POLICE ABUSE OF POWER
Police abuse of power is a devastating, global issue:
Hundreds of millions of the poorest people in the developing world are abused by corrupt police who extort bribes and brutalize innocent citizens, or are held in abusive pre-trial detention.
In many places in the developing world, rather than teach their children to run to the police if they are in trouble, parents must teach them to run from the police to stay safe from harm.
"Poor people regard the police as agents of oppression, not protection. Over and over again, poor people said that justice and police protection are only for rich businesses, rich people and those with connections."
– Voices of the Poor, The World Bank
- In any given year, there are about 10 million people held in pre-trial detention in the world’s prisons and jails. 1
- In 2012, the IJM team and its partners estimated that 15-30% of prisoners awaiting trial in Nairobi’s Industrial Remand Prison alone may be victims of police abuse.
- A recent study by the Kenyan Independent Policing Oversight Authority found that in nearly 2 out of every 3 felony cases examined that went to full trial, police never gathered enough evidence to charge (let alone convict) the accused person with a crime. 2
Understand the Issue
Arbitrary Arrest & Detention
In many communities in the developing world, the police can detain suspects in jail with virtually no evidence. In these circumstances, it is easy for officers to frame poor people who may have limited formal education in order to conclude investigations quickly. Poor people can be imprisoned on the basis of a mere accusation, simply for being in the wrong place at the wrong time, or even for being unable to pay a bribe to a corrupt officer.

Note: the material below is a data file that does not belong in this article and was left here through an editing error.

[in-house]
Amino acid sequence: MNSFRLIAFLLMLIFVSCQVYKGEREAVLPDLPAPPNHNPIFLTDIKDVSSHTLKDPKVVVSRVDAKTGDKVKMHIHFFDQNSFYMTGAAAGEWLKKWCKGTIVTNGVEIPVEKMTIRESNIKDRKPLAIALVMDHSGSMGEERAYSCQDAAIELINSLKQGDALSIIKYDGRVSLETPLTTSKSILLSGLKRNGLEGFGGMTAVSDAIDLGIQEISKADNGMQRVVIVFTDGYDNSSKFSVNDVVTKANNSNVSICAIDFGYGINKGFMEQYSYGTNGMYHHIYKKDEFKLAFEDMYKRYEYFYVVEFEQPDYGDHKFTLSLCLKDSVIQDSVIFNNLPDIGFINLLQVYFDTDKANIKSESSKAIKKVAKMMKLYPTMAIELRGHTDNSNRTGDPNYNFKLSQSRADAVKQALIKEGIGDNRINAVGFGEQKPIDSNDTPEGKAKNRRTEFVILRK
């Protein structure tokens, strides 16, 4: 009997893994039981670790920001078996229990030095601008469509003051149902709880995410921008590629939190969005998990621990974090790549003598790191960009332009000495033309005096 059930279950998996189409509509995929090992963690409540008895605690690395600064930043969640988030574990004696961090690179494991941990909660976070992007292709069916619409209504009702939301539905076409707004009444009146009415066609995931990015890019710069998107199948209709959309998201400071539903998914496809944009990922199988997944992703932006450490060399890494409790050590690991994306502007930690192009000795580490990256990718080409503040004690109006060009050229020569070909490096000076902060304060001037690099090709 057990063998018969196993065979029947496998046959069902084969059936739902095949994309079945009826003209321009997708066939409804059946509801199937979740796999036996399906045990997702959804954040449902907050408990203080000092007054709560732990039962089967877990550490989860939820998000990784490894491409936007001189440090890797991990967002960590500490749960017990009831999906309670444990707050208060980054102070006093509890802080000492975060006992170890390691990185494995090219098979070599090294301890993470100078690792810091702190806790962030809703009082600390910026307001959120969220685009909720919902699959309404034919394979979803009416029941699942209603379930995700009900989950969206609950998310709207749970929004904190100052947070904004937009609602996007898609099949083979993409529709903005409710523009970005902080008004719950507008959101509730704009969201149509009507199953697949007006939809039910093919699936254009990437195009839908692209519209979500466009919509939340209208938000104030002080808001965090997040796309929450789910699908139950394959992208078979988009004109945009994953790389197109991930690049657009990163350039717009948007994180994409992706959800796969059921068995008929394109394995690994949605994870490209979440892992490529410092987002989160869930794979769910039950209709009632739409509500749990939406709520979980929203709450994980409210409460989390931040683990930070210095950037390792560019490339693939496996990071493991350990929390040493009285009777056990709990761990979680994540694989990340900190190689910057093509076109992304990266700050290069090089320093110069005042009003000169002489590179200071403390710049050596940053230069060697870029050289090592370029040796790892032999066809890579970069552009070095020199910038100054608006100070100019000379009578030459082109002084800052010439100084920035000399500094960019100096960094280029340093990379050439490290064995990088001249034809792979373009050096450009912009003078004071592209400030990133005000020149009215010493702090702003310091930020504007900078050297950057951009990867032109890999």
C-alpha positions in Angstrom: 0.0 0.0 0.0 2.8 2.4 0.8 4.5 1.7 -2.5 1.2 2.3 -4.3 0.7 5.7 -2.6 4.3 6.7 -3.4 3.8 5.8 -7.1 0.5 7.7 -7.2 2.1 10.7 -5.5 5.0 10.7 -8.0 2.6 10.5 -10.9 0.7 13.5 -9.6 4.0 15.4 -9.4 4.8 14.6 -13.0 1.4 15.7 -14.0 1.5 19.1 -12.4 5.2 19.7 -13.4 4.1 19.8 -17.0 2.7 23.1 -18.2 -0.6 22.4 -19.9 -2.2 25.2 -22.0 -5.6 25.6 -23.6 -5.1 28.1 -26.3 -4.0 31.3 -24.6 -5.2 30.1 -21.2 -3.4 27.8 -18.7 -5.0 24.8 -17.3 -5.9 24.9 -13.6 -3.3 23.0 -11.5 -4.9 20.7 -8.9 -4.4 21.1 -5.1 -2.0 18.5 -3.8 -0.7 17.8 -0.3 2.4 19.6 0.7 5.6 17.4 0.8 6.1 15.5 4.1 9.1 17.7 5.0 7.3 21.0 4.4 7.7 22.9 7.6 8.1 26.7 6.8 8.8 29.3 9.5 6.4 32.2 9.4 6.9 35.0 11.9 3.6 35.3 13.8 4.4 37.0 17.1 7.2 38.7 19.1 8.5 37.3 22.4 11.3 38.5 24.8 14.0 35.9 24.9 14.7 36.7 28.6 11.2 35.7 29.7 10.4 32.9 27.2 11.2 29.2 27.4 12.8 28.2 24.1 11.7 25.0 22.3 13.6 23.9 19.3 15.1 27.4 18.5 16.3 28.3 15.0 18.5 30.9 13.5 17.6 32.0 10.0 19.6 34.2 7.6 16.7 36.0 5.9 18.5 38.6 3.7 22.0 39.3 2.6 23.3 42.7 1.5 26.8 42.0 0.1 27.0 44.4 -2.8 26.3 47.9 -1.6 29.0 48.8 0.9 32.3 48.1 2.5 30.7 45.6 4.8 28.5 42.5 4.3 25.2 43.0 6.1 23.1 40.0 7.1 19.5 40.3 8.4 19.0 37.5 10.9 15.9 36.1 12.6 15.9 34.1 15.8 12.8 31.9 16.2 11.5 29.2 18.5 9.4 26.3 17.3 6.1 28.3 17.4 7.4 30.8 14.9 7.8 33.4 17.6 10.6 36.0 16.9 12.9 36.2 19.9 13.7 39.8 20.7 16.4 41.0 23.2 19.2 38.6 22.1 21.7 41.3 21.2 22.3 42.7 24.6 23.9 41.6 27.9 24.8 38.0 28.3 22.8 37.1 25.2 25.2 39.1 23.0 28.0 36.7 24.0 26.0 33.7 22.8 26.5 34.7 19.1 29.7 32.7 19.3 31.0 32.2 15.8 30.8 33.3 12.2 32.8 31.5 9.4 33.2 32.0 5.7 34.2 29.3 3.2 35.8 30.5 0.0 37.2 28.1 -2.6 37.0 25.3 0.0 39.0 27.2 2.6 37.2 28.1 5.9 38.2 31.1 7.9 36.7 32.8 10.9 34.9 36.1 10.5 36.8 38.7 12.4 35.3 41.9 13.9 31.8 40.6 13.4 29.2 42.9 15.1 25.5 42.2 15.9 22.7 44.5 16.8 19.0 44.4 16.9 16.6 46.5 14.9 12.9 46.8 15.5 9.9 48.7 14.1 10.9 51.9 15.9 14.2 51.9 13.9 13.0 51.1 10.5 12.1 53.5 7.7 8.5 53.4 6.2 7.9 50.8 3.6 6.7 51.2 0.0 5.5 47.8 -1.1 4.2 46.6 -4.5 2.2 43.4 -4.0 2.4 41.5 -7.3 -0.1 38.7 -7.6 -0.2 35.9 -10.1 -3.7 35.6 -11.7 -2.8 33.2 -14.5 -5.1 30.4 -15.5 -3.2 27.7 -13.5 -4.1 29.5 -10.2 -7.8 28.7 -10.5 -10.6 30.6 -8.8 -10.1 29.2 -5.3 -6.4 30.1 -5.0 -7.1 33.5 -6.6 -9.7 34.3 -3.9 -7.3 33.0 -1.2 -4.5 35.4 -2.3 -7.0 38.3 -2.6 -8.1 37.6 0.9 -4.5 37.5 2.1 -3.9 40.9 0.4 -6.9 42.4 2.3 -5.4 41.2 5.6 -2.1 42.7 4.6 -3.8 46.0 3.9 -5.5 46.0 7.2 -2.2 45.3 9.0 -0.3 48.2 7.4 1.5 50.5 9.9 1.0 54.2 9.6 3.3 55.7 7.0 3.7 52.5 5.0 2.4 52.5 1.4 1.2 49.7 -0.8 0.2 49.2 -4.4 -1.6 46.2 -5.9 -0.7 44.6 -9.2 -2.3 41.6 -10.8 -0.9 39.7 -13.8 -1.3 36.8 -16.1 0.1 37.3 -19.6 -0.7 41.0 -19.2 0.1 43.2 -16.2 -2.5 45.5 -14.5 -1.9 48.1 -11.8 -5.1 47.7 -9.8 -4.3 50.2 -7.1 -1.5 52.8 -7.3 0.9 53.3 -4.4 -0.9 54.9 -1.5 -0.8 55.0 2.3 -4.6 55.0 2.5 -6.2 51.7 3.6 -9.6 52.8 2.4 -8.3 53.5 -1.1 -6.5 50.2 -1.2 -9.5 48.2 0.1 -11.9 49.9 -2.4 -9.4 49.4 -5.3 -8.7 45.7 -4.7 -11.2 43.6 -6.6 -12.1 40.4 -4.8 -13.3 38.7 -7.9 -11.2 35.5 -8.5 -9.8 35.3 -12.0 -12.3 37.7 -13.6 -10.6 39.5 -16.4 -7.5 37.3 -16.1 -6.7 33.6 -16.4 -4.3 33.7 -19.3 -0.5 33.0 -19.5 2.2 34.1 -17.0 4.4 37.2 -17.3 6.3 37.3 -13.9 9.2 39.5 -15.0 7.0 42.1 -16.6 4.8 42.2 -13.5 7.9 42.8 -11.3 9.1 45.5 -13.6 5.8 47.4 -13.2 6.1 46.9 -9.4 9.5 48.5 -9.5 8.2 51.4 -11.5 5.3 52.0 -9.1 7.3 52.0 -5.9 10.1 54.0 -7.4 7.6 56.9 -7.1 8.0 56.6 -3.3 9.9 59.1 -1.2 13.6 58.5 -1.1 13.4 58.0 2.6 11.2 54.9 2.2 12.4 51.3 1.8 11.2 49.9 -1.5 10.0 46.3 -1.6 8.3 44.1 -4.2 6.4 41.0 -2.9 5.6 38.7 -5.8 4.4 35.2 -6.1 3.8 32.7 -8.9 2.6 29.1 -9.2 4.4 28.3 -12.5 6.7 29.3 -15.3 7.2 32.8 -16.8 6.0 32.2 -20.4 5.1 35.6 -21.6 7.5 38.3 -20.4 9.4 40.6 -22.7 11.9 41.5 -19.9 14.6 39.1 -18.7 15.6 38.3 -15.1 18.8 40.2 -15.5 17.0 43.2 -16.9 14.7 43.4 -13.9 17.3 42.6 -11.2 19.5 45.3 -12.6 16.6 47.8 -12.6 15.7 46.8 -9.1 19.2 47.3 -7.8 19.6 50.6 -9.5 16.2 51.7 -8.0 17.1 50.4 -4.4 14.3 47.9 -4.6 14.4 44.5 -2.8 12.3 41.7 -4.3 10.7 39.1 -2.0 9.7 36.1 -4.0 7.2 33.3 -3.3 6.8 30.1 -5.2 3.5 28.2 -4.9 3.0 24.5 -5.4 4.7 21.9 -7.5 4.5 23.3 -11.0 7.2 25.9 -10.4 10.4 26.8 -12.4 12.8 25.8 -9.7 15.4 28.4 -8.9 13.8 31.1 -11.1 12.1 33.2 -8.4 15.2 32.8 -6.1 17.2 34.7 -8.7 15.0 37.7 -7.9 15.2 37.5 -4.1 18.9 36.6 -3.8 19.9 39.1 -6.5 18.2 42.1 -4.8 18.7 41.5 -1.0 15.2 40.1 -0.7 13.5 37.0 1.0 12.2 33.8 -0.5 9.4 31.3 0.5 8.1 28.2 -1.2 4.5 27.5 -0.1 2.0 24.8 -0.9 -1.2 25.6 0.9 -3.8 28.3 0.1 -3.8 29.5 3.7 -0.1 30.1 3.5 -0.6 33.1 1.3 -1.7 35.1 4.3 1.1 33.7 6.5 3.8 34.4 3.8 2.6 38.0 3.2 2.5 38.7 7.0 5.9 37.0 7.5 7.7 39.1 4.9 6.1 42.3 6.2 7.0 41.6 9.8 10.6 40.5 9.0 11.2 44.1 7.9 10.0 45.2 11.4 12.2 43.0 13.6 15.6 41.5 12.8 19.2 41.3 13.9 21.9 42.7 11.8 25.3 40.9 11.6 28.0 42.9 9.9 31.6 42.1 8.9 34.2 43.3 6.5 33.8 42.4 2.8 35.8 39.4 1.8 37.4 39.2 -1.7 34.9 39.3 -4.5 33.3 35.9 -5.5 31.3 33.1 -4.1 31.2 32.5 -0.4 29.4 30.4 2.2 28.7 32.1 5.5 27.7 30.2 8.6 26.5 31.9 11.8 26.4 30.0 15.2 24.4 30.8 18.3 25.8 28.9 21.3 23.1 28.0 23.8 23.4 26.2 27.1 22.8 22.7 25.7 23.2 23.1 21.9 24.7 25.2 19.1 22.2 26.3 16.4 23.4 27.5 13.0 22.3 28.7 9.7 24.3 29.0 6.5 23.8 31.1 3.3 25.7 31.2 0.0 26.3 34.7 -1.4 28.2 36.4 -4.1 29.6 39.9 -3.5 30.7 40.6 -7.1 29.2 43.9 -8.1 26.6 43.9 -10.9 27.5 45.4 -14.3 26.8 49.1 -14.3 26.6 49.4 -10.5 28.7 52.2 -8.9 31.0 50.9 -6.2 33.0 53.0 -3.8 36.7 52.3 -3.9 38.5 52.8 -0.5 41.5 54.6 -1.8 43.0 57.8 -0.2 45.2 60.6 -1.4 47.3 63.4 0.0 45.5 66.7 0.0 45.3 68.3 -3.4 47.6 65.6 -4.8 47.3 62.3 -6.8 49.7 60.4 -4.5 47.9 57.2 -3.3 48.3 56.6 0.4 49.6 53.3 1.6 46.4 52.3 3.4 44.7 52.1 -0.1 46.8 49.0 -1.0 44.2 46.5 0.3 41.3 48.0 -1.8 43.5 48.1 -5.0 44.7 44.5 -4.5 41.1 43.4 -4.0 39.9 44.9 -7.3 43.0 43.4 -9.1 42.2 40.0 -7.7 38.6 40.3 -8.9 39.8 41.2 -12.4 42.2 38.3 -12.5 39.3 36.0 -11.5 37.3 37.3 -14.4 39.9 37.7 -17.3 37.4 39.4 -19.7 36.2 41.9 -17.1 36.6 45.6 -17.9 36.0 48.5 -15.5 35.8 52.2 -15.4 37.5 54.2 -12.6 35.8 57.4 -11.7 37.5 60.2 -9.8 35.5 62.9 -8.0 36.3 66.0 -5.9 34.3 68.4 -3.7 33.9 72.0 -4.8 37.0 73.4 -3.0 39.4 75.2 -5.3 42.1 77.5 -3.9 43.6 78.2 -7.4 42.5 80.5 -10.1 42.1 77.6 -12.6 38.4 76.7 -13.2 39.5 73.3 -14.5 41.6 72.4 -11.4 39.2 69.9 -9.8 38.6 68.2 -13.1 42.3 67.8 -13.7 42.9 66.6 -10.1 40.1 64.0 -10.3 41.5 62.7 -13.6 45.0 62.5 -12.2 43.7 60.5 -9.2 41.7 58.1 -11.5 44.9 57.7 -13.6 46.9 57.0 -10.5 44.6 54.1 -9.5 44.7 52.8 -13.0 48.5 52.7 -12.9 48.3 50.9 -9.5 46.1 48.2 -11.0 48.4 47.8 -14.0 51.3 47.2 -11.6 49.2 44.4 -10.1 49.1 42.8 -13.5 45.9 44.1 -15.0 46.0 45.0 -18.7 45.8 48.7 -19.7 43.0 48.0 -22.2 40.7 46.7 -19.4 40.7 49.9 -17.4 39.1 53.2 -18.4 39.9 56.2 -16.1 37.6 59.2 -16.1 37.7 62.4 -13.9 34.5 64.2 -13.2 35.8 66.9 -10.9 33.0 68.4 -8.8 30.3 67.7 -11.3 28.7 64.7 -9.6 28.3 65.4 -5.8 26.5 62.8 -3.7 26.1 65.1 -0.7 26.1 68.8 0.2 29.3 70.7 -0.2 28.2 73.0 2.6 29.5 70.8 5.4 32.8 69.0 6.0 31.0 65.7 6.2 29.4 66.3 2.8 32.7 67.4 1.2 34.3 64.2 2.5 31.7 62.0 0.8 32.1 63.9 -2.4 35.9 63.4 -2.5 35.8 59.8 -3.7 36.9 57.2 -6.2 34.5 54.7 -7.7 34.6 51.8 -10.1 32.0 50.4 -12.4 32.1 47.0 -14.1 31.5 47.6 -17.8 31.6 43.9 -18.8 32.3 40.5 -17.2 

Without an advocate, victims of false imprisonment can waste away in jail for years of their life—in fact, experts have identified cases in which Kenyan prisoners have been detained up to 17 years before receiving a trial. 3 Court proceedings are often held in official languages—a language the falsely accused person may not speak or understand—and translators are not provided.
For a family struggling in poverty, imprisonment of an innocent breadwinner means that necessities like food, education, shelter, clothing and medicine can slip out of reach. They may be forced to relocate to even more insecure housing, or take their children out of school to work, all because they cannot afford the fees. Most families cannot afford to even visit their loved ones in prison.
In many places in the world, “torture remains a routine part of police work to extract confessions or other information from suspects who refuse to ‘cooperate.’” 4
With insufficient training on professional methods of investigation and virtually no accountability for bad police, corrupt officers can physically and sexually assault those they are meant to protect. The terrifying result is that billions of the poorest people live in communities in which the police not only fail to protect them from violent predators, but where the police themselves become violent predators.
IJM combats police abuse of power in Nairobi, Kenya
We identify innocent men and women detained without evidence, investigate the case to prove their innocence, and represent them in court to secure their freedom and an acquittal of the false charges against them.
BRING CRIMINALS TO JUSTICE
We collaborate with government investigative agencies to prosecute abusive police.
We provide ongoing care to the victim and his family while he is imprisoned, and develop a re-integration plan for self-sufficiency in freedom.
STRENGTHEN JUSTICE SYSTEMS
We provide hands-on training and mentoring for police and other officials, and support the government in strengthening the legal safeguards that protect innocent people.
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1Open Society Foundations. Pretrial Detention and Torture: Why Pretrial Detainees Face the Greatest Risk.
2 Independent Policing Oversight Authority. Baseline Survey on Policing Standards and Gaps in Kenya.
3 Open Society Justice Initiative. Pretrial Detention and Torture: Why Pretrial Detainees Face the Greatest Risk.